Not everyone gets to do what they love every day, but that’s not the case with Linda and Andrew Whiting. And they are happy to share a journey which has left them grinning from ear to ear.
Following the winding roads inland about forty kilometres from the Twelve Apostles on the Great Ocean Road, we find the Whitings’ dairy farm a hive of activity. Andrew and Linda’s children are busily preparing the yard for the visitors arriving the next day. Linda is milking and we find Andrew walking through his vibrant green pasture paddock behind the calf shed.
The Whitings are preparing for a Biological Farming Roundtable at their undulating property just out of Simpson, a region with high rainfall and well known for dairy production. The event is sponsored by NutriSoil, who produce, manufacture and distribute a biological worm liquid, and they have brought agroecologist David Hardwick from Soil Land Food with them to facilitate a presentation on the role of soil type, soil structure and soil fertility in a healthy production system.
Andrew takes the team for a drive through the immaculate property, which has been deliberately fenced into evenly sized paddocks for grazing management, ensuring his multispecies pastures are productive and contributing to the overall health of his soil.
Andrew hasn’t stopped smiling since we got in the car and it is obvious this is a proud, relaxed and happy farmer who is confident with his farming system which has evolved over the last 15 years through a commitment to a focus on their core business, milking dairy cows.
Nakala Maddock, director of NutriSoil, asks Andrew if there is anything that “keeps him up at night”. He pauses briefly before replying with a cheeky grin, “too much nitrogen”.
The following day in the Whitings’ hay shed 40 farmers from as far away as Gippsland and South Australia listen as the Whitings explain their journey to a biological system which is predominately synthetic input free. The only herbicides used on this property are for spot spraying thistles and blackberries.
Andrew tells the captive audience that despite reaching industry production goals the couple felt frustrated their money was going around in circles, his soils were not improving and during a dry summer his farm was the first to dry off even though he produced the most feed.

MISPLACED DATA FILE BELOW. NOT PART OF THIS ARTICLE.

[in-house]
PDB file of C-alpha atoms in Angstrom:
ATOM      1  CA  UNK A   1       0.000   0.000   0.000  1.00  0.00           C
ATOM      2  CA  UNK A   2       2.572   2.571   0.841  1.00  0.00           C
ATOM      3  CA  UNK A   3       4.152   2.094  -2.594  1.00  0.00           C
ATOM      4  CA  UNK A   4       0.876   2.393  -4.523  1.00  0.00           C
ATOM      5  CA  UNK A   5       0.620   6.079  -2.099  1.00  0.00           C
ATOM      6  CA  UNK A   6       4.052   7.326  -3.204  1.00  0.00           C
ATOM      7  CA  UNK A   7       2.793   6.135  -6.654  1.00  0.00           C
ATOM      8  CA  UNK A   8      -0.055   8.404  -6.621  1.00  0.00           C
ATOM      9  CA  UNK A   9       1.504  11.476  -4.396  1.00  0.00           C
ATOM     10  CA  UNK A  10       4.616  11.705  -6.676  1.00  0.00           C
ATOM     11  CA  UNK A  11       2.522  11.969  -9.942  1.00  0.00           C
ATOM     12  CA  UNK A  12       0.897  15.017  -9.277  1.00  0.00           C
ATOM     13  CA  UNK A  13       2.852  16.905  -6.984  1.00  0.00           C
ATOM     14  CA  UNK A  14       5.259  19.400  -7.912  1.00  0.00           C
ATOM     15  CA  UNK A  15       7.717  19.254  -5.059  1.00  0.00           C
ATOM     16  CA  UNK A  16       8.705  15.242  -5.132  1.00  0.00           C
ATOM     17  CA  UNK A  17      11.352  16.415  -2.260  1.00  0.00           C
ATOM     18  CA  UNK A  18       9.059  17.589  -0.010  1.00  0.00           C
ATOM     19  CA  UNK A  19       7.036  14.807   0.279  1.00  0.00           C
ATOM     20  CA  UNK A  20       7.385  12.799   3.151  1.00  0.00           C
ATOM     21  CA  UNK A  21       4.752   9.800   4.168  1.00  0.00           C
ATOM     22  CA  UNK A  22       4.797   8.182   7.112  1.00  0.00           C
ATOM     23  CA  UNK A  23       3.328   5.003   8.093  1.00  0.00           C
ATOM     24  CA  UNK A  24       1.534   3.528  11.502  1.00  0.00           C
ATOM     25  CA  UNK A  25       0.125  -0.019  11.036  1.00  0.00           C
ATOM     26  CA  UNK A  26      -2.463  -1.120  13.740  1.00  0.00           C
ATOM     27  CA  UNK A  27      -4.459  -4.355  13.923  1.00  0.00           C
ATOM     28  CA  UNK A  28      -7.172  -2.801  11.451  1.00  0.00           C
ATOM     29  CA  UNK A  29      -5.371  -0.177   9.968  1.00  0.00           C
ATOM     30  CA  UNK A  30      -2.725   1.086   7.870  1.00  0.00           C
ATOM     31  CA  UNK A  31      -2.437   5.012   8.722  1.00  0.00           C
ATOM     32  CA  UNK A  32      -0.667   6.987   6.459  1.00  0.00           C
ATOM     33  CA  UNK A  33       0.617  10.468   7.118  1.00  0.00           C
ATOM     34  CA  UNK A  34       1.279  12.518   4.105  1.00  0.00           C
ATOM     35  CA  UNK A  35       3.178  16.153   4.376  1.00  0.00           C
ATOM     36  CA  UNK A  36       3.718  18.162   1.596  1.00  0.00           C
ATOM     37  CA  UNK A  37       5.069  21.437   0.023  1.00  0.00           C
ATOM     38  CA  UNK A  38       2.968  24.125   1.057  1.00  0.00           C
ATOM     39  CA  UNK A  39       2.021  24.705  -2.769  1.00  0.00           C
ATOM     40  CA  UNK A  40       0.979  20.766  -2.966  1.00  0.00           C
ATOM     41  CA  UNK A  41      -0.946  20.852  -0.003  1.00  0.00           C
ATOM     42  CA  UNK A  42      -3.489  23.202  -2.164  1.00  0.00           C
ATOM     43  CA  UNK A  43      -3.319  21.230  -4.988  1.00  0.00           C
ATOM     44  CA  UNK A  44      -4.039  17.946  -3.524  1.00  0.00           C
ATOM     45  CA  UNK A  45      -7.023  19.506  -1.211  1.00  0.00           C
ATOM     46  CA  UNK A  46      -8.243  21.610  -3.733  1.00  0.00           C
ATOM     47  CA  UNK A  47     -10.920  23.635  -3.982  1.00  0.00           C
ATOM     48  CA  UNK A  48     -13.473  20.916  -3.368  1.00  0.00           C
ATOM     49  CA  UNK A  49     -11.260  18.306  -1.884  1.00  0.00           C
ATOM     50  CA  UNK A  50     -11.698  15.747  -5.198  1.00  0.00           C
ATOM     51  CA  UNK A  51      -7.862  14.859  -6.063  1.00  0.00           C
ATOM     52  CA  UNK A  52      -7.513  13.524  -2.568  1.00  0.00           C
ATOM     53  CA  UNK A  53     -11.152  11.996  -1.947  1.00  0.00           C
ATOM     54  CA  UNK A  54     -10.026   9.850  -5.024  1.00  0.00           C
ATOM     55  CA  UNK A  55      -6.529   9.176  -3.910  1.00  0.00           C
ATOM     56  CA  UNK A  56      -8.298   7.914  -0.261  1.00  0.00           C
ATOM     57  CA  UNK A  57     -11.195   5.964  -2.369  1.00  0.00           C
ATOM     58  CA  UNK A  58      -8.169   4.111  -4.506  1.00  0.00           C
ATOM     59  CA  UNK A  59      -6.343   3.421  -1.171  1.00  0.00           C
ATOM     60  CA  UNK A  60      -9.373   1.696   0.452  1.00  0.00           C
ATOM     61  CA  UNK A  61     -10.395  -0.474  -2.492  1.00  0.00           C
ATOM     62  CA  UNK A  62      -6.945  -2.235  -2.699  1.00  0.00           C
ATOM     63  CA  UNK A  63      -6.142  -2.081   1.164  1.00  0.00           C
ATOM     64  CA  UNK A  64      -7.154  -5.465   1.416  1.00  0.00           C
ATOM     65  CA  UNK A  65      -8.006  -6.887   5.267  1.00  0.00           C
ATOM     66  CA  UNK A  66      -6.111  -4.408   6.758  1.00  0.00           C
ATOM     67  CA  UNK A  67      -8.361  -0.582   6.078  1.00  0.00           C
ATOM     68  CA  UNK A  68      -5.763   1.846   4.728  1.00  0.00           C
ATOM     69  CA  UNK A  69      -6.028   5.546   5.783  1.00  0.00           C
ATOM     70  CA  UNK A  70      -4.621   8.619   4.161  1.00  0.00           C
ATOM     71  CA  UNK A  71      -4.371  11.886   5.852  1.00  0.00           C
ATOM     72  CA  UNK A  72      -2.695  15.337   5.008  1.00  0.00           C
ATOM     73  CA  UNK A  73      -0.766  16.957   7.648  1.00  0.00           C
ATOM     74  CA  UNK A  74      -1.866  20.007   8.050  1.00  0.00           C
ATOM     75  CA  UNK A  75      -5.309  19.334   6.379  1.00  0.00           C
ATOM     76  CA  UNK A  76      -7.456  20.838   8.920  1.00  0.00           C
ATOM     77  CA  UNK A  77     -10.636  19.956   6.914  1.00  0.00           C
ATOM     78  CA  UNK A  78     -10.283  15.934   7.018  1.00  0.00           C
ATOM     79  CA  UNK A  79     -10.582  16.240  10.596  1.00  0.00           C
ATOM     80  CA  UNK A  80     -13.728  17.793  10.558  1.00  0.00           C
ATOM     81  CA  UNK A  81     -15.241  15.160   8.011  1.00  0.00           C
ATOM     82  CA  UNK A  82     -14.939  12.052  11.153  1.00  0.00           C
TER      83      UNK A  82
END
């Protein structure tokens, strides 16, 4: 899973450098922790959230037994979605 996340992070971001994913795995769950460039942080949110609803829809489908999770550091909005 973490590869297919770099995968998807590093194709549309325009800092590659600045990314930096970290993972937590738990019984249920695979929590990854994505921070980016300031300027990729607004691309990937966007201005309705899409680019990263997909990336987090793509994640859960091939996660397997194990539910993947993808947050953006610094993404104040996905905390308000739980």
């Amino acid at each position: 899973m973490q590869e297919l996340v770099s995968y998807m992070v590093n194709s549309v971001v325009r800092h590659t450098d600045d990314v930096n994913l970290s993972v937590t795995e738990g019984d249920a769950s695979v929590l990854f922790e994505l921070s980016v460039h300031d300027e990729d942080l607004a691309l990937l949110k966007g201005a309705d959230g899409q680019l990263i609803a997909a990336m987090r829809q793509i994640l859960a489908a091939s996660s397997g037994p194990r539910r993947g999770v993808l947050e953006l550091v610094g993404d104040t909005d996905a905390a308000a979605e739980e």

So, the Whitings decided to try something different after a chance encounter with Tony Evans from Camperdown Compost Company – they began making their own compost. Andrew readily admits there have been trials and errors along the way, but their focus on the core business of milking has allowed them to develop a simple low risk system which has cut out the jobs they don’t like.
They advise those considering the next step in regenerative farming to educate themselves, understand their own farm, their own soil and don’t just do what the neighbour is doing. Start small and conduct trials until you work out what works for you.
The Whitings are soon taking delivery of a SoilKee for sowing directly into their perennial pastures, allowing them to sow when it suits them. They believe the addition of a Soilkee will suit the wet winter climate, helping to unlock nutrients created by the biological system they have created.
Readily available nutrients in this simple system will be the last piece of the puzzle the Whitings believe is missing to help them with their goal of two tonnes to the hectare of dry matter per 100 ml of rainfall.
The Whitings are passionate about bridging the gap between gumboot agronomy and soil biology so that more people have the confidence to take control, create healthy systems and increase production.
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